TOKYO -- The 100-day plan agreed to last week by U.S. President Donald Trump and Chinese counterpart Xi Jinping seems at first to be a sizable compromise from Beijing. But close examination reveals that it is a vague promise that does not seem to lead to anything concrete.
The Trump administration painted the plan for economic talks as a hard-won prize from the summit April 7. The talks aim to "increase our exports to China and to reduce the trade deficit that we have with them," Commerce Secretary Wilbur Ross told reporters after the agreement was forged.
China's state media initially were silent on the plan, reporting only Foreign Minister Wang Yi's remarks that the leaders "agreed to deepen practical cooperation in trade and investment, and also properly manage economic and trade frictions to achieve mutual benefit." The first mention of the plan appeared Wednesday, following a phone call between Trump and Xi.
Even then, reports said only that Xi had urged the implementation of a "100-day plan on economic cooperation" -- a characterization clearly at odds with that from Washington. Internet commenters in China nevertheless blasted the plan, saying following through would amount to tossing cash America's way.
At first blush, Xi's meeting with the occasionally anti-China president -- at Trump's resort in Florida, no less -- itself risked giving the impression that Beijing sought to gain Washington's favor. The American missile strike on Syria conducted during Xi's visit despite his insistence on a peaceful resolution could be read as a further humiliation. For the Chinese leader then to be seen giving in to the U.S. on trade could damage Xi's authority. Small wonder state media stayed mostly mum.
But Xi may have emerged less battered than it seems. The 100-day plan was an achievement for China as well, said Shi Yinhong, a professor at Renmin University of China. The country compromised, but only in a vague way, he said.
It is unclear yet what the plan truly involves. No details have been revealed, and the two sides' characterizations of the agreement differ substantially. Xi appears to have offered no specific promises, making "vague" an apt descriptor.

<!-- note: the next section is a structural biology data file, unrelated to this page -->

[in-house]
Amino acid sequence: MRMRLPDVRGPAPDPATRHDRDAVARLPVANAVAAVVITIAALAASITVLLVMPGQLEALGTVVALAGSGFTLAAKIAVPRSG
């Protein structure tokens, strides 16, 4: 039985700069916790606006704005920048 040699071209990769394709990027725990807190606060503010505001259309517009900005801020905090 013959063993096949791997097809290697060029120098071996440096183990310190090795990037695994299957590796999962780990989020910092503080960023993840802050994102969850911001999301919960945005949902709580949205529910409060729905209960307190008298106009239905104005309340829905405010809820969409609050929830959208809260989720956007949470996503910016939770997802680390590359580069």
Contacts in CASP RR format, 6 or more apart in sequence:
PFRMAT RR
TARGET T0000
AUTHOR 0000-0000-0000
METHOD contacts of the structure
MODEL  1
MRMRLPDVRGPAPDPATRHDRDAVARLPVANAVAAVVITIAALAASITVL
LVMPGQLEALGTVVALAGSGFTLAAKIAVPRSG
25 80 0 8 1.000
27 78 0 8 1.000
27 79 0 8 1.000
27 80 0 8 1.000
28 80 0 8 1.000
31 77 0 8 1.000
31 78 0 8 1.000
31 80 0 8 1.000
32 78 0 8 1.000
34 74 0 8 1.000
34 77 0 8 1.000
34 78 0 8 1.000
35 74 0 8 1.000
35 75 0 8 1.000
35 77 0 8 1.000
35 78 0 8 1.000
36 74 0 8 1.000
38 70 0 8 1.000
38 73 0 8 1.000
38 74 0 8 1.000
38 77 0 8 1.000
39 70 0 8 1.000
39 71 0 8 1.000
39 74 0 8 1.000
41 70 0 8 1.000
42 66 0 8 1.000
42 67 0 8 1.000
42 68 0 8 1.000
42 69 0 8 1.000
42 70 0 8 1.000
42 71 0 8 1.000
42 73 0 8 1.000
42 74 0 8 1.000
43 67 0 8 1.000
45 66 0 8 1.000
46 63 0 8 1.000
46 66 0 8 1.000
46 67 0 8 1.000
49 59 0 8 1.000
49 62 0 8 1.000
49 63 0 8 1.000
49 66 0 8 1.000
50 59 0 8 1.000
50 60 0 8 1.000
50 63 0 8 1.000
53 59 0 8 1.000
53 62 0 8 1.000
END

Nor did the Chinese leader ply the Trump administration with massive orders for American-made goods or infrastructure investment to deflect discussion of the trade imbalance, as had been widely speculated ahead of the meeting. This absence contrasts with Xi's September 2015 visit to the U.S. for talks with then-President Barack Obama, during which time a Chinese state company ordered some 300 airplanes from Boeing.
It hardly would have benefited Xi to offer economic cooperation before playing his North Korea card, given pressure from Trump for Beijing to strengthen sanctions on Pyongyang in light of ongoing nuclear and missile testing. The 100-day plan lets the Chinese leader retain his full tactical tool set.
Beijing now can buy time to see how things develop. "It's hard to believe any substantive discussion can be had in just three months," a diplomatic source in the Chinese capital said.
Robert Lighthizer, Trump's nominee for U.S. trade representative, still awaits Senate confirmation. The administration's trade team has yet to get on its feet, as China knows full well.
As China's Communist Party prepares to choose new leadership at its National Congress this autumn, Xi's top priority is keeping ties with the U.S. on an even keel. The 100-day plan gives Washington a strong headline to push, and little more.